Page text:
The United Negro College Fund (UNCF) reports that the number of Black people studying and working in science, technology, engineering, and math (STEM) fields has steadily increased, largely due to the efforts of historically Black colleges and universities (HBCUs).
HBCUs across the nation have accounted for much of the progress in workforce diversity, with 25% of Black graduates with STEM degrees coming from HBCUs.
In more recent years, HBCUs graduated 46% of Black women who earned degrees in STEM and they account for almost 30% of Black graduates of science and engineering doctorate programs. Although there has been progress, statistics show that there is still a clear need for growth.
Both Black and white students across the nation intend to pursue STEM degrees at similar rates, but Black students struggle to achieve comparable representation when it comes to earning a degree.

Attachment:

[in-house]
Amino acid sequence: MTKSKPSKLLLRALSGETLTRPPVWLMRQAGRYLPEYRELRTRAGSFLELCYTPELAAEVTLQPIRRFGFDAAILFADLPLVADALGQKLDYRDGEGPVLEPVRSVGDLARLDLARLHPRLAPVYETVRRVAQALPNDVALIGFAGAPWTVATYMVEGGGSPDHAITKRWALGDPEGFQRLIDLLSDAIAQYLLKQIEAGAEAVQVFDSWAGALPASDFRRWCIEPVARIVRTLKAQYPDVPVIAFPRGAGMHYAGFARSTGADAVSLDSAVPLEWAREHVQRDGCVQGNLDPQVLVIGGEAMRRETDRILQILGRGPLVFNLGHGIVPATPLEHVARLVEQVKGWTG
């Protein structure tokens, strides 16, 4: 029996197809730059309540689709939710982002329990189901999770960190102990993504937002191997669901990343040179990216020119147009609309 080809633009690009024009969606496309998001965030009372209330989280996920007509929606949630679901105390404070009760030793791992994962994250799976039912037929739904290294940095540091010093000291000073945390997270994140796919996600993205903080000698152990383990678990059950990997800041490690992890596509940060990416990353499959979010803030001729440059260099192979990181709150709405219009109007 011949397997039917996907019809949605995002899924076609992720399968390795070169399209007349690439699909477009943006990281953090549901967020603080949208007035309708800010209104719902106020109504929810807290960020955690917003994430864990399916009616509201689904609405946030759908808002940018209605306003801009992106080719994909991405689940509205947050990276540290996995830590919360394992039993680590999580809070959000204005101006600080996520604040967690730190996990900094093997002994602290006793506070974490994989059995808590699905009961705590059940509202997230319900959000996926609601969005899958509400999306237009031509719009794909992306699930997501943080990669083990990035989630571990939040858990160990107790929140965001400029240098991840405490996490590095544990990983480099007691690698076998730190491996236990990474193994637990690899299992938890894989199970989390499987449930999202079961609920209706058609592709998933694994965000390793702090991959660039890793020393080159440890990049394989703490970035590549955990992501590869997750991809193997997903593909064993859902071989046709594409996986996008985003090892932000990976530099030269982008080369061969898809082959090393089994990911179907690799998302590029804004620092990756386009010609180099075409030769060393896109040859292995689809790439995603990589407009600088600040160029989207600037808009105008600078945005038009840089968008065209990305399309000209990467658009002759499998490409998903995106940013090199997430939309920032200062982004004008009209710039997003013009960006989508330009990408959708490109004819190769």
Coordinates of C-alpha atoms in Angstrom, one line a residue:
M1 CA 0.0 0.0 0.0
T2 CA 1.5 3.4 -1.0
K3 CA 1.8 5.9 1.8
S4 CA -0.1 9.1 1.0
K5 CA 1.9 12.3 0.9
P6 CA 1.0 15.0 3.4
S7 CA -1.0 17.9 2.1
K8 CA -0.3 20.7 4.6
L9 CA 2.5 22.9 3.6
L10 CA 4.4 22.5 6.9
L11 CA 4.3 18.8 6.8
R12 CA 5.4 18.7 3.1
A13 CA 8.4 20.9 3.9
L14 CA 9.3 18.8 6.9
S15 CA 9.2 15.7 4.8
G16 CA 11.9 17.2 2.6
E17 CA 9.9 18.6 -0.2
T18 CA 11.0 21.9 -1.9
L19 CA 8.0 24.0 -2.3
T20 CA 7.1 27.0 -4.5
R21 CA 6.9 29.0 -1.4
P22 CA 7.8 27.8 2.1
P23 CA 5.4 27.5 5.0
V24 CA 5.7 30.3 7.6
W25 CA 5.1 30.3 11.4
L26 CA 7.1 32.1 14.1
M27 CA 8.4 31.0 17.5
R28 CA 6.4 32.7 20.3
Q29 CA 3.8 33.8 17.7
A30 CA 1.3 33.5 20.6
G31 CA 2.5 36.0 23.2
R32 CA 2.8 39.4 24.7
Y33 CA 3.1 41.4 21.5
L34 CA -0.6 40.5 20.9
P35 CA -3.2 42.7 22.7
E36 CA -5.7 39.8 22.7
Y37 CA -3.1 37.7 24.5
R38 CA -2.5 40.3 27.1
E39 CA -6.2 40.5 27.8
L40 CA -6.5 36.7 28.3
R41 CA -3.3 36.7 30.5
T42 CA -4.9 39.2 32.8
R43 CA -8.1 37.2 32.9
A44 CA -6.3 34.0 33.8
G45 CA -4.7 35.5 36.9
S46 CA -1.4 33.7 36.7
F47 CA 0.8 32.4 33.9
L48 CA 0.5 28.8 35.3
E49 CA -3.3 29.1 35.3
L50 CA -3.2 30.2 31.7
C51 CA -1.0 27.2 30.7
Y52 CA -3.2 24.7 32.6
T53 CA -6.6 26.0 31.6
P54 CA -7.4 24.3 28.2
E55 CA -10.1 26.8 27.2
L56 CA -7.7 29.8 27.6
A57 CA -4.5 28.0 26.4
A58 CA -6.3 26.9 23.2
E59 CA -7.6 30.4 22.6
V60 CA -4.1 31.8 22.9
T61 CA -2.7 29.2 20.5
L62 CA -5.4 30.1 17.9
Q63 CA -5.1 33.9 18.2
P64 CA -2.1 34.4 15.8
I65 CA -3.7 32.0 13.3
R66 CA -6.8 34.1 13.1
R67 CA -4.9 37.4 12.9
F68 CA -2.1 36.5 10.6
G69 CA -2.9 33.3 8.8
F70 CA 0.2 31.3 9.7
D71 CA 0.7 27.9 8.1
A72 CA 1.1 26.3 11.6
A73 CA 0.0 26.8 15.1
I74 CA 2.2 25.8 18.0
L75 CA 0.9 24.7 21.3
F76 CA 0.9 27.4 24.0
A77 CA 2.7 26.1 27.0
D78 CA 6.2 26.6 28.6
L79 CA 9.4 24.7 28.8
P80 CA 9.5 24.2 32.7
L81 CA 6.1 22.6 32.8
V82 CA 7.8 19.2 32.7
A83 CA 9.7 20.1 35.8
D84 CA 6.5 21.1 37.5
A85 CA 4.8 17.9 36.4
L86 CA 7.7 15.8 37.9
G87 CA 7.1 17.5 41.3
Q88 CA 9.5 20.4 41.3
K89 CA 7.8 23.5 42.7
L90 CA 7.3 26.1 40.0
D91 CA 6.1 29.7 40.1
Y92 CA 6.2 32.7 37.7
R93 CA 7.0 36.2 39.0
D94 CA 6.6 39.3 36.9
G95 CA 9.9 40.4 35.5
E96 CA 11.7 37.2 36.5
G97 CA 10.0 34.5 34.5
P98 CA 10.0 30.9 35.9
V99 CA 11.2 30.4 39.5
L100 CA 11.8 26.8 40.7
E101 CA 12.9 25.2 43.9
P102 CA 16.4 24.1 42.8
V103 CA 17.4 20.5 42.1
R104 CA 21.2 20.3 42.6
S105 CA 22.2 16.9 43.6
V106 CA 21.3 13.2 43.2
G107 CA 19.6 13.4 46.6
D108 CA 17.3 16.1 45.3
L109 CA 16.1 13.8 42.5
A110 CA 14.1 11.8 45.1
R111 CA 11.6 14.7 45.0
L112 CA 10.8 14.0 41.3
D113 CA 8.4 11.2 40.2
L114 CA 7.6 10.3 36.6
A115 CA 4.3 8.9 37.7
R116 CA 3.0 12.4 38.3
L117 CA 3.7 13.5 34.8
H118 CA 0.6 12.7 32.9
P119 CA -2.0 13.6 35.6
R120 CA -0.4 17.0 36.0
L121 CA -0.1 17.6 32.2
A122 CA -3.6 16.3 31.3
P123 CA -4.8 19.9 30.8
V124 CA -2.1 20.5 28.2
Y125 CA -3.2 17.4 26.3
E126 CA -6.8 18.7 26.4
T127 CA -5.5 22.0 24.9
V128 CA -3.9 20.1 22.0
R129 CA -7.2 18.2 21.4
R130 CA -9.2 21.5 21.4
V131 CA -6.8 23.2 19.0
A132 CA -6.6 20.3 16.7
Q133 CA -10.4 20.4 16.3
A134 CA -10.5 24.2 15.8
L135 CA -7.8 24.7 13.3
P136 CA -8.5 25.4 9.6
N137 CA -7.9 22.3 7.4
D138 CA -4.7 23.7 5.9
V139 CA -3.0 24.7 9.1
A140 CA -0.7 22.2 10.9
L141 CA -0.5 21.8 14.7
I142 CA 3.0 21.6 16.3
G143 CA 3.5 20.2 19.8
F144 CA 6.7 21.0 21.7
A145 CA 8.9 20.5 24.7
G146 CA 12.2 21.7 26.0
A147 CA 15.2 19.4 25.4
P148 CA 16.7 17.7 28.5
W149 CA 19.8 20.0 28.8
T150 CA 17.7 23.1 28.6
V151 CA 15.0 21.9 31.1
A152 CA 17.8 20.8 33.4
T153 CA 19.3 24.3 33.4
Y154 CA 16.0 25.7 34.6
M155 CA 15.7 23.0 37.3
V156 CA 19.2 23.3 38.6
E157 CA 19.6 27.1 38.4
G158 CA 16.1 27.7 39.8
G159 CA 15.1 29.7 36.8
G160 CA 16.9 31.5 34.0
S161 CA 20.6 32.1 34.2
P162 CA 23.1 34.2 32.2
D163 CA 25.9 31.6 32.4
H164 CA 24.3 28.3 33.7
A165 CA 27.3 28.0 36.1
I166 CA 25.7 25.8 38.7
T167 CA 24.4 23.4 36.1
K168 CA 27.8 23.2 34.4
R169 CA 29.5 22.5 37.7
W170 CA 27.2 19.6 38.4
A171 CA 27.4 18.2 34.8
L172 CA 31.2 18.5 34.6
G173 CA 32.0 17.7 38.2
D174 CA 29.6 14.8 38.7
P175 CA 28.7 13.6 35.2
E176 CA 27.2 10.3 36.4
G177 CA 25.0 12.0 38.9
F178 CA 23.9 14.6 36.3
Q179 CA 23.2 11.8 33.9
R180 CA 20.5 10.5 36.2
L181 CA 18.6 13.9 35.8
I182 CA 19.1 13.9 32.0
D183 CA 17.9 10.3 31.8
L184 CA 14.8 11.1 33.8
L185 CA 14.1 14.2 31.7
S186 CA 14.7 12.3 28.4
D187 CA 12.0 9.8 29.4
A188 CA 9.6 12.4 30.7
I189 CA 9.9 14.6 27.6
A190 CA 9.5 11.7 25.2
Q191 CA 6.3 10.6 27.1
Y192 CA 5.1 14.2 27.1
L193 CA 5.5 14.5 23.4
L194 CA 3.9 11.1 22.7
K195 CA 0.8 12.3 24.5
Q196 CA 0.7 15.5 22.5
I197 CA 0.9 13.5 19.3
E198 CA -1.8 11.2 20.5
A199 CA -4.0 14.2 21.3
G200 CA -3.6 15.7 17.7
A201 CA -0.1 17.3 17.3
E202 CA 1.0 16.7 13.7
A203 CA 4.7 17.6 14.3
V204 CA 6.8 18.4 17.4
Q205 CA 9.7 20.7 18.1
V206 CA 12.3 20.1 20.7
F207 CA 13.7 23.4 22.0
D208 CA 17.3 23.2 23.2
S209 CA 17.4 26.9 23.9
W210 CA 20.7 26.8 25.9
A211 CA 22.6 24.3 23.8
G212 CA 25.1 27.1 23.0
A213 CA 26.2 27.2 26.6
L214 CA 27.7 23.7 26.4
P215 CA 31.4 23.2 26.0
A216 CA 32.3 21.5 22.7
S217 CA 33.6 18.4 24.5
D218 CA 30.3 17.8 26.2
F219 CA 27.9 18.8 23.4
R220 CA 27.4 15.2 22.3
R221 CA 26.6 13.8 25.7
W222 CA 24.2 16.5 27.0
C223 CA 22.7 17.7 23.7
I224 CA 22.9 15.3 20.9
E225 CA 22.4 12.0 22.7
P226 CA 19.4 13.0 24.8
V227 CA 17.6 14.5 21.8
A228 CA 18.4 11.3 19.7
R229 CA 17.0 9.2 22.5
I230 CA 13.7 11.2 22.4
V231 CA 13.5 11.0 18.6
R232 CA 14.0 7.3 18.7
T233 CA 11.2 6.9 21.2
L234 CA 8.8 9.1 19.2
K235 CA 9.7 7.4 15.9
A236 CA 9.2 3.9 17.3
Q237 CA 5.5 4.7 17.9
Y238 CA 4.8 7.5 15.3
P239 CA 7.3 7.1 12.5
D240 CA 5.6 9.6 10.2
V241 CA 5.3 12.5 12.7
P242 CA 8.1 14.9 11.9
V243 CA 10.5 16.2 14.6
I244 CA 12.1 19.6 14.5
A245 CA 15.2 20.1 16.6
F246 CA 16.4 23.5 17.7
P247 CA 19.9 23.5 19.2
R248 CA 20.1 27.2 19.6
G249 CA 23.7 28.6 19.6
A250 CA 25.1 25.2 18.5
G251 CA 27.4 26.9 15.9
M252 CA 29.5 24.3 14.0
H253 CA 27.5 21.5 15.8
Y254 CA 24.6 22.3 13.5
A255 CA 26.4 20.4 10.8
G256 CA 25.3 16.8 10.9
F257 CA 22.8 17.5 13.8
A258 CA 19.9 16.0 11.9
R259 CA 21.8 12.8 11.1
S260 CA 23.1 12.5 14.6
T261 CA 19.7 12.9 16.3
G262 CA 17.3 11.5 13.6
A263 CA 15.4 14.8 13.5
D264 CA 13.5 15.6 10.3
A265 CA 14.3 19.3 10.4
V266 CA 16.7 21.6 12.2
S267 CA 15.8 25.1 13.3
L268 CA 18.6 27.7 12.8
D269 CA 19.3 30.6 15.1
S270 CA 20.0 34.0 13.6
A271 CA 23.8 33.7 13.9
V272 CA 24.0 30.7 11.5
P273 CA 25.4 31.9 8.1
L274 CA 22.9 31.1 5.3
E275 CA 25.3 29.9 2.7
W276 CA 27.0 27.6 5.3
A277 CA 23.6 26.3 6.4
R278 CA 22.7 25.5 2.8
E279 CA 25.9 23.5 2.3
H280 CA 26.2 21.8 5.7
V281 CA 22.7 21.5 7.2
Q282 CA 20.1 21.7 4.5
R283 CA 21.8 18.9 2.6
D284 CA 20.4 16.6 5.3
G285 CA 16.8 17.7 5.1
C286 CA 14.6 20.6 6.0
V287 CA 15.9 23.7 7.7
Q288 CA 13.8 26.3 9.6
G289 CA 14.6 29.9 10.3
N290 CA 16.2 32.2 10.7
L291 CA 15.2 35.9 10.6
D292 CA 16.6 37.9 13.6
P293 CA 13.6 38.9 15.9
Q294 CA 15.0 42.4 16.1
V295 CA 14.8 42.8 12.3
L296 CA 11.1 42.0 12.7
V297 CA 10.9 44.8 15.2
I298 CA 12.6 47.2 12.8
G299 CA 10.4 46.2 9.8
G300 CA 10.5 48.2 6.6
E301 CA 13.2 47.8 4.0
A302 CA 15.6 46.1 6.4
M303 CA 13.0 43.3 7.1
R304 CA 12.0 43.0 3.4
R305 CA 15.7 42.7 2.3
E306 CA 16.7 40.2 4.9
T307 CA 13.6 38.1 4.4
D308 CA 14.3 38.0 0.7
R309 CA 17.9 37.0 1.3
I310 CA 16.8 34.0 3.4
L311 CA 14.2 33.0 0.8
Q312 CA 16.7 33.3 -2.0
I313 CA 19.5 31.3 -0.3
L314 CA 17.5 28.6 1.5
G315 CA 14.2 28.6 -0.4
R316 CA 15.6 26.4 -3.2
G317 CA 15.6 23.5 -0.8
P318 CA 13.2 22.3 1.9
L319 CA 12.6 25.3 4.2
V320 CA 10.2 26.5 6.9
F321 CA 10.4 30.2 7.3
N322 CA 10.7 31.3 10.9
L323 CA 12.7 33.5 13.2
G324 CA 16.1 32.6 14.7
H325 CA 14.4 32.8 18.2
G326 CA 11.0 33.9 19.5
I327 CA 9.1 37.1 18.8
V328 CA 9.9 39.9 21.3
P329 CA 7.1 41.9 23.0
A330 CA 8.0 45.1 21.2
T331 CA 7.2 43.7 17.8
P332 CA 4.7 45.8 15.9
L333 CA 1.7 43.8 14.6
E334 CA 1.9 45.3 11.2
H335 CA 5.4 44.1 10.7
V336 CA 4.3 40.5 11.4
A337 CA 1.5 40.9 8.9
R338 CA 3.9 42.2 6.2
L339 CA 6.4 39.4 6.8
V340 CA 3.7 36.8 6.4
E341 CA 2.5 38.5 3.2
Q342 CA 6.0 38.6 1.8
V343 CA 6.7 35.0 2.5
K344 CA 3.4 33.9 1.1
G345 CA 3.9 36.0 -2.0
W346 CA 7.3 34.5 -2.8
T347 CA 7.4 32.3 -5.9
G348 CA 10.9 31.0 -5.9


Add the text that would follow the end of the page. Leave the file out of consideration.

The UNCF has come up with a plan to help increase the numbers even more, and it starts with preparing first-generation, low-income Black students by providing them with proper resources and guidance that they often lack before getting to college.
UNCF published A Seat at the Table: African American Youth’s Perceptions of K-12 Education, as a part of their research series to examine the perspectives of low-income Black youth on their educational aspirations, barriers to achievement, and priorities.
The report explains that K-12 education should implement improved school-based practices in order to increase Black student achievement, as well as other remedies.